But before the buses hit the road, parents and students have been out this weekend in Tennessee making sales tax-free purchases of school supplies and computers.
Come Monday, Aug. 1, more than 10,000 students in Sullivan County, more than 7,000 in Kingsport and about 4,000 in Bristol, Tennessee, will be headed back to school for 2016-17 by yellow school bus, private passenger vehicles and walking. Schools in neighboring Washington County start Tuesday, Aug. 2; while Johnson City starts Wednesday, Aug. 3; Hawkins County Monday, Aug. 8; and Rogersville City School starts Monday. Aug. 15. Scott County, Virginia, schools also start Aug. 15; while Norton City schools start Tuesday, Aug. 9; Wise County schools start Thursday, Aug. 4; and Lee County schools start Thursday, Aug. 18.
All these schools will have a half-day or abbreviated student attendance the first day, except for Kingsport and Wise County, which start the year with a full school day, according to school calendars posted online from each system.
“We’ve got over 7,000 students who are going to be on the road, on street and car and in buses and walking,” Kingsport Assistant Superintendent Andy True said. He said drivers need to be aware that school buses from Kingsport and Sullivan County will be on the roads transporting students.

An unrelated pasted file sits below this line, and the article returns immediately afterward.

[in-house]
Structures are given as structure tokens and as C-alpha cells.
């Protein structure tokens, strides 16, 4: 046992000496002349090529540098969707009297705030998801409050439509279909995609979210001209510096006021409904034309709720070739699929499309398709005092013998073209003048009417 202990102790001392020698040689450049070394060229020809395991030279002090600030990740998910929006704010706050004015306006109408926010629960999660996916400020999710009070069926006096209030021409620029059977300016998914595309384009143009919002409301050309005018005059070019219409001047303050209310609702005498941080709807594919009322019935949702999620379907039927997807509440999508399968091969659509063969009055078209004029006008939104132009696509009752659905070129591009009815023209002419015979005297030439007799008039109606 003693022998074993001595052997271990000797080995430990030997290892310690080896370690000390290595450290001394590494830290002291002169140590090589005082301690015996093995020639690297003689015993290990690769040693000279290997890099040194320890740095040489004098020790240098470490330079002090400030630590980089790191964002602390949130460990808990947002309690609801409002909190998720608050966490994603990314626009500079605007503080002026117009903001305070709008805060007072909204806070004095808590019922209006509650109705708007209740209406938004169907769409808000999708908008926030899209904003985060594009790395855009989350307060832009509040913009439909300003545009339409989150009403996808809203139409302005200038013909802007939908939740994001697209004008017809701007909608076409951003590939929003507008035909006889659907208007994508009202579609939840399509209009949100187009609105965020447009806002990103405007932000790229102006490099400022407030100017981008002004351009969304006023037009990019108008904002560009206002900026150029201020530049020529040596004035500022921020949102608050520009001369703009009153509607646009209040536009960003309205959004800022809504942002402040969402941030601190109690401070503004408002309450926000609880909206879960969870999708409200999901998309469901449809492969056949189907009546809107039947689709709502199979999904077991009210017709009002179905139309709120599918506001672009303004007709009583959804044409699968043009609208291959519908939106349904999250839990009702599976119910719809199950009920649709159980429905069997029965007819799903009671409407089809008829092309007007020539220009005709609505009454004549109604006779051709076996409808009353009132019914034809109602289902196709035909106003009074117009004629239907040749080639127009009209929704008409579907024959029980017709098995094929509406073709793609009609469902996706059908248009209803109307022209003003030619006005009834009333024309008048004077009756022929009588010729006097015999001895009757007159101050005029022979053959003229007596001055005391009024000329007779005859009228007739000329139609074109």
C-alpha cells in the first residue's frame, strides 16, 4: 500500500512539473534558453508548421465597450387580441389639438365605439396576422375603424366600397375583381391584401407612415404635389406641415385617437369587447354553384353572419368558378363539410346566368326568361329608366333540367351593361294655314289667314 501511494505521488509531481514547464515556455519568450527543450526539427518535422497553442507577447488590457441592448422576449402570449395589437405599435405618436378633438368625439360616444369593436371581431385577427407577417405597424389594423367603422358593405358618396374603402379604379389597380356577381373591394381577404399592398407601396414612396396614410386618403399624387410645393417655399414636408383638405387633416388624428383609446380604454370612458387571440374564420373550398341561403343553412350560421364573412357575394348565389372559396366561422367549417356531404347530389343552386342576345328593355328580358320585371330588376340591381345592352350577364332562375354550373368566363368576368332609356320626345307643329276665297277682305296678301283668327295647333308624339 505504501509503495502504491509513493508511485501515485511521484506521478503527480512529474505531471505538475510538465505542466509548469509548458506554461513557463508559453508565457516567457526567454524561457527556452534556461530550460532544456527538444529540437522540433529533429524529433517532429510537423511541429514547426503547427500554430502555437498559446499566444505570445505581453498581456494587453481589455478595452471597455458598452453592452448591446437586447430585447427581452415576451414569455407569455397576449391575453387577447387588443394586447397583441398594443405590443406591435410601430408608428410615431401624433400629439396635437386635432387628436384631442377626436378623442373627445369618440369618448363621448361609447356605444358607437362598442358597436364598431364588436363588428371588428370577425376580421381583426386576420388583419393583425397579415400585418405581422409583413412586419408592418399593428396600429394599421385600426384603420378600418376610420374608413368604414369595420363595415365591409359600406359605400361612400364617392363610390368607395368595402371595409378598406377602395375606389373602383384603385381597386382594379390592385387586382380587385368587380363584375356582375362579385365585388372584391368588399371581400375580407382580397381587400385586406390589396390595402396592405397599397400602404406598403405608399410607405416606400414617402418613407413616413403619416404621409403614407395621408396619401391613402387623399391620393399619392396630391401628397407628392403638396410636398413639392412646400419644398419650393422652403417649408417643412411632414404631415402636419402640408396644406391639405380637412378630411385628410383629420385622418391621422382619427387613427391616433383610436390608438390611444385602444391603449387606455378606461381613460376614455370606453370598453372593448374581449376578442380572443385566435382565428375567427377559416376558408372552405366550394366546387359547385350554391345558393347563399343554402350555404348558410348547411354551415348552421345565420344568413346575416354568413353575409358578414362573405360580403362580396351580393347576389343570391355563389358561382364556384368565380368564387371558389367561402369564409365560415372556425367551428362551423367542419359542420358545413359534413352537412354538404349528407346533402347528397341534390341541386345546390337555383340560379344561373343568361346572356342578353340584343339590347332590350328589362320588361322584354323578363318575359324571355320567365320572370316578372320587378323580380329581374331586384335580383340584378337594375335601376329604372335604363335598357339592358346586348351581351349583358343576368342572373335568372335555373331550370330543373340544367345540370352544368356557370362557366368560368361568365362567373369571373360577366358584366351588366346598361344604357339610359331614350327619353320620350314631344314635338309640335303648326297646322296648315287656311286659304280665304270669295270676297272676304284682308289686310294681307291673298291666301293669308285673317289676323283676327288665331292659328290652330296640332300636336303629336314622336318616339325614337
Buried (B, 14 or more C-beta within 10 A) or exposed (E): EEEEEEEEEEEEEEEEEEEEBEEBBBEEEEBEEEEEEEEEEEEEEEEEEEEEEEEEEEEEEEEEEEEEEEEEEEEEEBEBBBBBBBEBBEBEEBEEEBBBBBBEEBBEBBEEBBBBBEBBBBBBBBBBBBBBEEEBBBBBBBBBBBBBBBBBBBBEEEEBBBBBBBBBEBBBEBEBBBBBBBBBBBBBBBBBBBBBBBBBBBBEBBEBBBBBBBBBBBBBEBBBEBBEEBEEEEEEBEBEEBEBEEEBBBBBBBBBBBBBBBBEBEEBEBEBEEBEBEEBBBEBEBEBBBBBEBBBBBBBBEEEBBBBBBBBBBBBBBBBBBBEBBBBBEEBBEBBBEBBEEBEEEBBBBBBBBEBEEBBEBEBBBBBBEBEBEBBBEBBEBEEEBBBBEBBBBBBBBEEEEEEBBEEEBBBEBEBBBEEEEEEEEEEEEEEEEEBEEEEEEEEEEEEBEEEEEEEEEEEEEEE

Also, True said the school system’s Chief Human Resources Officer Jennifer Guthrie is keeping a close watch on enrollment trends to determine if additional teachers are needed in any city schools or if positions need to be moved based on enrollment trends the first few weeks of school.
Kingsport City Schools held a Back to School Expo on July 26, at the Kingsport Town Center, where 70 community agencies and businesses with a focus on children had tables, exhibits and demonstrations. The Dobyns-Bennett High School band and D-B cheerleaders were among those who took part, as well as wrestlers and gymnastics performers.
Although classes start Monday, area high school bands and football teams have already been practicing and scrimmaging, including a D-B scrimmage held Friday evening, July 29, after a band tailgating event at the D-B track. A planned band halftime show preview was cancelled because of the scrimmage’s rain delay.
In addition, tax-free weekend in Tennessee this year runs from Friday, July 29, through Sunday, July 31. As in past years, consumers in Tennessee will not pay state or local sales tax on clothing, school and art supplies that cost $100 or less per item and computers that cost $1,500 or less. However, some items are still taxed, including pocketbooks. The savings approach almost 10 cents on every dollar.
During neighboring Virginia’s sales tax holiday on Aug. 5-7, consumers can purchase qualifying school supplies, clothing, footwear, hurricane and emergency preparedness items, and Energy Star and WaterSense products without paying sales tax. The latter are geared toward emergency preparedness. The savings there are a little more than five cents on each dollar spent.